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Equal pay claims from low-paid women could cost council £20m

© Kim Cessford School learning and care assistant Angela Grimm in Dundee last week.
School learning and care assistant Angela Grimm in Dundee last week.

Equal pay claims from low-paid women could cost Dundee City Council £20 million as unions accuse the local authority of having a “sex discrimination problem”.

Thousands of women employed by the council and its arm’s length external organisations have lost out on thousands of pounds each in earnings because of an unsound pay agreement, it is claimed.

Women are outraged by a pay structure which gives bonuses to workers in predominantly male roles such as plumbers and electricians while ignoring mainly female roles in care and educational support.

Angela Grimm, 52, a council learning and care assistant, said: “Staff are absolutely furious. Everyone I work with is prepared to walk out, that’s how undervalued we feel.

“Electricians, plumbers, these kind of workers at the council get a bonus scheme. An apprentice electrician is coming out with something like £21,000 a year. That is double what we are earning. We do not have the opportunity to make bonuses.

“We work with the most vulnerable kids in Tayside. We have kids on oxygen, we work with kids where we can’t make one wrong move or their health will suffer. We are also dealing with kids with autism and meltdowns. We are not moaning, we know that comes with the job and the behaviours that can be brought about by autism.

“But we are being punched, kicked, knocked unconscious and taken to hospital doing our jobs and yet we are one of the lowest paid.”

Women have called for compensation for lost earnings as a result of the bonus system, ending allegedly discriminatory pay policies throughout the council and its external organisations, a thorough job re-evaluation process, and pay justice for women by raising standards not cutting pay or services.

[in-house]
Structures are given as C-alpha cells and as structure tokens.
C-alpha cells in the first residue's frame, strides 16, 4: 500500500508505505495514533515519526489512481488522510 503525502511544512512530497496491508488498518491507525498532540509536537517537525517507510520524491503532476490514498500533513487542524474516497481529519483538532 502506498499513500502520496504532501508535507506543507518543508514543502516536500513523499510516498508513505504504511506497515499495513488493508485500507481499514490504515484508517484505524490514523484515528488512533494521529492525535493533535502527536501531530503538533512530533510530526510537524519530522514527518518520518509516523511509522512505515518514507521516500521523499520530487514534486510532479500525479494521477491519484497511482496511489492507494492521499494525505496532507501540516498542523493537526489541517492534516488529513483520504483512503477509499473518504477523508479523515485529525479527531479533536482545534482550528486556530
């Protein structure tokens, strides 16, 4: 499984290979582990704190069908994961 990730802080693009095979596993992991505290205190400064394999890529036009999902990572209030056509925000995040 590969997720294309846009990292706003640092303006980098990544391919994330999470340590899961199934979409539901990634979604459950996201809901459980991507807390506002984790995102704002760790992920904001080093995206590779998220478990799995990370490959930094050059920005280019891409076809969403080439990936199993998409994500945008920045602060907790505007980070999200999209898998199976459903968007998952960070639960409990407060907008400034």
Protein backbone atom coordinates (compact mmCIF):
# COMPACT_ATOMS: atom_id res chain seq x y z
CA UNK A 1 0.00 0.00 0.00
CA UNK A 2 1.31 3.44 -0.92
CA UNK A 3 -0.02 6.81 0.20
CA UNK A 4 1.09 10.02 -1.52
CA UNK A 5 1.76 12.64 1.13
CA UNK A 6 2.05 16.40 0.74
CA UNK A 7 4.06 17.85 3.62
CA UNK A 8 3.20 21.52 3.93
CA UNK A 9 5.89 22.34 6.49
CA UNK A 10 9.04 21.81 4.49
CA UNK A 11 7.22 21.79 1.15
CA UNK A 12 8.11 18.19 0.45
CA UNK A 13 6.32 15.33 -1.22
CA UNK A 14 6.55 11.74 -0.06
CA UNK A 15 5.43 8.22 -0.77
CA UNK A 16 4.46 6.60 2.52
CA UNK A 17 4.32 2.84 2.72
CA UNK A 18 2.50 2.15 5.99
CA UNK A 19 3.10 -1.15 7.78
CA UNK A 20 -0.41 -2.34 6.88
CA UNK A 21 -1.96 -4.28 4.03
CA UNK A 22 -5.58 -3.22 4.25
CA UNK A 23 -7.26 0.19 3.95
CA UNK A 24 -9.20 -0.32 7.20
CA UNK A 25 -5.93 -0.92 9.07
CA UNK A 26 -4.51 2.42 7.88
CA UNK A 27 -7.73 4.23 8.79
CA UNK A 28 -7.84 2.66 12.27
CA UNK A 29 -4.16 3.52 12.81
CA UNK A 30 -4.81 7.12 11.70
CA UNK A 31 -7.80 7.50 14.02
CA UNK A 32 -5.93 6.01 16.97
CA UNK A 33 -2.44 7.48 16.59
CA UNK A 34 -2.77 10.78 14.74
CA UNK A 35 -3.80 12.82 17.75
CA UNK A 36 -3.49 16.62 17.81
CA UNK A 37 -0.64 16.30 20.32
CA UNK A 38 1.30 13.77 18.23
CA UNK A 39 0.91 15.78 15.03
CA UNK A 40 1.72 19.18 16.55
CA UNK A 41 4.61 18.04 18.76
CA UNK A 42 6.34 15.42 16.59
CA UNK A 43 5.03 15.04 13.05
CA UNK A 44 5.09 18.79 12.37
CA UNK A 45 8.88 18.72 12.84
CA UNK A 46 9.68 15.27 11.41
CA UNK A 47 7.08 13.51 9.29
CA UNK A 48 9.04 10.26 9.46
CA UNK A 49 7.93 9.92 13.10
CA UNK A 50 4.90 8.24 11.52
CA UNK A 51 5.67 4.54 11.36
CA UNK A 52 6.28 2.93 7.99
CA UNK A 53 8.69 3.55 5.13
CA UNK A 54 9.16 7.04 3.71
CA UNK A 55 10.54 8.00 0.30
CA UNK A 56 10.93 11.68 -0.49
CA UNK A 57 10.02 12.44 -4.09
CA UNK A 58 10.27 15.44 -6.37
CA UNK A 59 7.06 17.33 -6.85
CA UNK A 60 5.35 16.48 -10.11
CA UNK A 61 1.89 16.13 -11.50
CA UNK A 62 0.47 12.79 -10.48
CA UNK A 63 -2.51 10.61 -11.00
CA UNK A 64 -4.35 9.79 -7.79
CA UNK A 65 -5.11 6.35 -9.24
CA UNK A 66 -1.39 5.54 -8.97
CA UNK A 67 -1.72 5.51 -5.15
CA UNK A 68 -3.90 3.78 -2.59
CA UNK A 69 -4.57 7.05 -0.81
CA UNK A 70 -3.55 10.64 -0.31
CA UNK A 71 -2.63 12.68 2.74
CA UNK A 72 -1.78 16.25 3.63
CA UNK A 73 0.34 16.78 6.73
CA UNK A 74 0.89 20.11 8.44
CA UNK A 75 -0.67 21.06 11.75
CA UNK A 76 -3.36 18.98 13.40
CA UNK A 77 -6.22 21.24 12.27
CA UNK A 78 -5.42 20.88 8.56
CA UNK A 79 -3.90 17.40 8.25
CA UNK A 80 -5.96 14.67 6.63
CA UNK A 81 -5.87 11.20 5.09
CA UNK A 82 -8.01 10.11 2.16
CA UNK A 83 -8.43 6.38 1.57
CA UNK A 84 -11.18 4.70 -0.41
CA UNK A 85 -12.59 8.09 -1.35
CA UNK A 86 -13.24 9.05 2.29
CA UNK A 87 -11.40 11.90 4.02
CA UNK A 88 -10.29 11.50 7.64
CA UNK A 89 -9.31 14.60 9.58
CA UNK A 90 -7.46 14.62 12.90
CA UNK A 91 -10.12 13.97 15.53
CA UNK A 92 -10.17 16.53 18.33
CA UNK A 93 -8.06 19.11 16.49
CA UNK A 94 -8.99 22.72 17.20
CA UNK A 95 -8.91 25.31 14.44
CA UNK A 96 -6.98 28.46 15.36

Grimm, who works in the city’s Kingspark Primary School, said council chiefs knew the system was discriminatory as male-dominated jobs received higher bonuses and enhancements than those for female colleagues.

She added: “This unfair system of pay has been going on for years with this structural inequality.

“There was a scheme set up to deal with fuel poverty and it was means tested. We had to show our bank statements and 90% of us qualified for that payment. We are working full time for Dundee City Council so it shows how low paid we are. They know it has happened and they are trying to palm it off by say it wasn’t their fault and avoid paying out.

“It is hypocrisy – they pay lip service to equality and diversity while making sure women are paid less than men.”

In 2019, Glasgow City Council agreed to pay out at least £500m following a high-profile battle for equal pay.

© SYSTEM
(Pic: Kim Cessford)

Last year, more than 21,000 equal pay claims were reportedly outstanding across Scotland’s 32 local authorities. Figures published under Freedom of Information laws showed that despite major settlement deals in recent years, many were still unpaid with most of the claimants being women, according to trade unions.

Glasgow faced 18,179 claims. Fife Council had more than 1,200 claims, while Dundee, North Ayrshire, Edinburgh and East Ayrshire all have more than 200.

Peter Welsh, of the trade union, GMB Scotland, said the exact figure for the Dundee payout depended on a number of factors including the total number of workers who could be identified as having a claim but he was confident the bill would run into scores of millions of pounds.

He said: “There are more than 600 claims lodged at the employment tribunal in Dundee over the discrimination that needs to be challenged there. The council are really dragging their heels on this. You could be very easily looking at scores of millions of pounds in terms of liability.

“There is a time bar of five years that you can backdate it to but it is still a hefty chunk of money if they are found to have operated a discriminatory bonus scheme. But these kind of payments do not exist for people who work in care. We can’t be a land of fair work if sex discrimination is allowed to persist in our public services.”

Officials said it was enshrined in law that men and women must get equal pay for doing “equal work” including basic rate of pay, pensions, bonuses and benefits.

GMB Scotland organiser Helen Meldrum said the city had a “sex discrimination problem”, adding: “Working women are being cheated out of money. It’s clear the council has no intention of ending this discrimination or doesn’t know how, and that’s why we are lodging equal pay claims.”

Dundee City Council said: “A number of equal pay claims have been raised against Dundee City Council in the Employment Tribunal. These cases are at an early stage and it would not be appropriate for the council to comment further in the meantime.”